Abstract Transmission of West Nile virus (WNV) on mainland California poses an ongoing threat to the island scrub-jay (ISSJ, Aphelocoma insularis), a species that occurs only on Santa Cruz Island, California, and whose total population numbers 750 migrating and resident birds on the island from 2006 to 2009 indicated that WNV had not become established by the end of 2009. Several species of competent mosquito vectors were collected at very low abundance on the island, including the important mainland vectors Culex tarsalis and Culex quinquefasciatus. However, the island was generally cooler than areas of mainland California that experienced intense WNV transmission, and these lower temperatures may have reduced the likelihood of WNV becoming established because they do not support efficient virus replication in mosquitoes. A vaccination program was initiated in 2008 to create a rescue population of ISSJ that would be more likely to survive a catastrophic outbreak. To further that goal, we recommend managers vaccinate >100 ISSJ each year as part of ongoing research and monitoring efforts.

Authors

BOYCE, WALTER M., Vickers, Winston, Morrison, Scott A., Sillett, T. Scott, Caldwell, Luke, Wheeler, Sarah S., Barker, Christopher M., Cummings, Robert and Reisen, William K.

Year Published

2011

Publication

Vector-Borne and Zoonotic Diseases

Locations
DOI

10.1089/vbz.2010.0171

Additional Information:

http://www.ncbi.nlm.nih.gov/pubmed/21438695

Seasonal Patterns for Entomological Measures of Risk for Exposure to Culex Vectors and West Nile Virus in Relation to Human Disease Cases in Northeastern ColoradoBolling, Bethany G.2009

Seasonal Patterns for Entomological Measures of Risk for Exposure to Culex Vectors and West Nile Virus in Relation to Human Disease Cases in Northeastern Colorado

Keywords

Culex pipiens, Culex tarsalis, Colorado, seasonal risk, West Nile virus, WNV

Abstract

We examined seasonal patterns for entomological measures of risk for exposure to Culex vectors and West Nile virus (family Flaviviridae, genus Flavivirus, WNV) in relation to human WNV disease cases in a five-county area of northeastern Colorado during 2006–2007. Studies along habitat/ elevation gradients in 2006 showed that the seasonal activity period is shortened and peak numbers occur later in the summer for Culex tarsalis Coquillett females in foothills-montane areas > 1,600 m compared with plains areas 1,600 m. The vector index for abundance of WNV-infected Cx. tarsalis females for the plains sites combined exceeded 0.50 from mid-July to mid-August, with at least one site exceeding 1.00 from early July to late August. Finally, we found that abundance of Cx. tarsalis females and the vector index for infected females were strongly associated with weekly numbers of WNV disease cases with onset 4–7 wk later (female abundance) or 1–2 wk later (vector index).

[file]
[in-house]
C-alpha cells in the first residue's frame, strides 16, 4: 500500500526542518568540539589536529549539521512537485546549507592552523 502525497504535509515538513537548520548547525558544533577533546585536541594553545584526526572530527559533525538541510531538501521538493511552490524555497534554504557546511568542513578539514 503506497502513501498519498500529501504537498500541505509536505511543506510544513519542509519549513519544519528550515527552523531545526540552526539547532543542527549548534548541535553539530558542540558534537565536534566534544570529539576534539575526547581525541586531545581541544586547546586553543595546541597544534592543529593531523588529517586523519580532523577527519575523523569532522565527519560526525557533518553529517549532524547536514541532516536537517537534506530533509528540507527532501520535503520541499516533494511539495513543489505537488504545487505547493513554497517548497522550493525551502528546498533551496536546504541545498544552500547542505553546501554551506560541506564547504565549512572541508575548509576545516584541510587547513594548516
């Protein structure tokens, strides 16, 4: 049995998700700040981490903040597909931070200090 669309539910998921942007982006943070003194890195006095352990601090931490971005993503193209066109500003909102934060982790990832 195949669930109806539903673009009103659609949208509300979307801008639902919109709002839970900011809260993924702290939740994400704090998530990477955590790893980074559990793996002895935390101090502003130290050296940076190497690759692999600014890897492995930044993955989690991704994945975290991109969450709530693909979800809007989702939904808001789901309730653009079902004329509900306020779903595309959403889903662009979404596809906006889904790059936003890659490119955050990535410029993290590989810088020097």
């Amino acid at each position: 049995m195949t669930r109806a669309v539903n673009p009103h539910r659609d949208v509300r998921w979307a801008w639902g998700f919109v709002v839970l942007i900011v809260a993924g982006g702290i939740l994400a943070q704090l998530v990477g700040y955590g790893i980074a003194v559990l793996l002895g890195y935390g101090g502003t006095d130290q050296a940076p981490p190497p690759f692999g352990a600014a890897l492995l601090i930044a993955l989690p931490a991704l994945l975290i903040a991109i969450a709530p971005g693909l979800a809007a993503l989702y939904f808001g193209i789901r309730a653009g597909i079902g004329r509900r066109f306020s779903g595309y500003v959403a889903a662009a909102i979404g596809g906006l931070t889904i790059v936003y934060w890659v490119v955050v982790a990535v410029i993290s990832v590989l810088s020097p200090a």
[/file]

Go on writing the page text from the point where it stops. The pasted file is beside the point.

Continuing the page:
Authors

Bolling, Bethany G., Barker, Christopher M., Moore, Chester G., Pape, W. John and Eisen, Lars

Year Published

2009

Publication

Journal of Medical Entomology

Locations
DOI

10.1603/033.046.0641

Additional Information:

http://www.ncbi.nlm.nih.gov/pubmed/19960707

ENTOMOLOGICAL STUDIES ALONG THE COLORADO FRONT RANGE DURING A PERIOD OF INTENSE WEST NILE VIRUS ACTIVITYBOLLING, B.G.2007

ENTOMOLOGICAL STUDIES ALONG THE COLORADO FRONT RANGE DURING A PERIOD OF INTENSE WEST NILE VIRUS ACTIVITY

Keywords

West Nile virus, vector ecology, Culex pipiens, Culex tarsalis, overwintering, WNV

Abstract

To better understand the ecology of West Nile virus transmission in Northern Colorado, field studies were conducted in Larimer and Weld counties from September 2003 through March 2005. During summer studies, 18,540 adult mosquitoes were collected using light traps and gravid traps. West Nile virus RNA was detected in 24 of the 2,140 mosquito pools tested throughout the study area in 2003 and 2004. Culex tarsalis had the highest minimum infection rate (MIR) in both 2003 (MIR  =  34.48) and in 2004 (MIR  =  8.74). During winter studies, 9,391 adult mosquitoes were collected by aspirator from various overwintering sites including bridges and storm drains. The most frequently collected species was Culex pipiens. West Nile virus was not detected in our overwintering collections. The relationship between spring adult emergence and temperature inside and outside overwintering sites is described. Species composition of collections as well as the spatial and temporal distribution of West Nile virus detections are presented.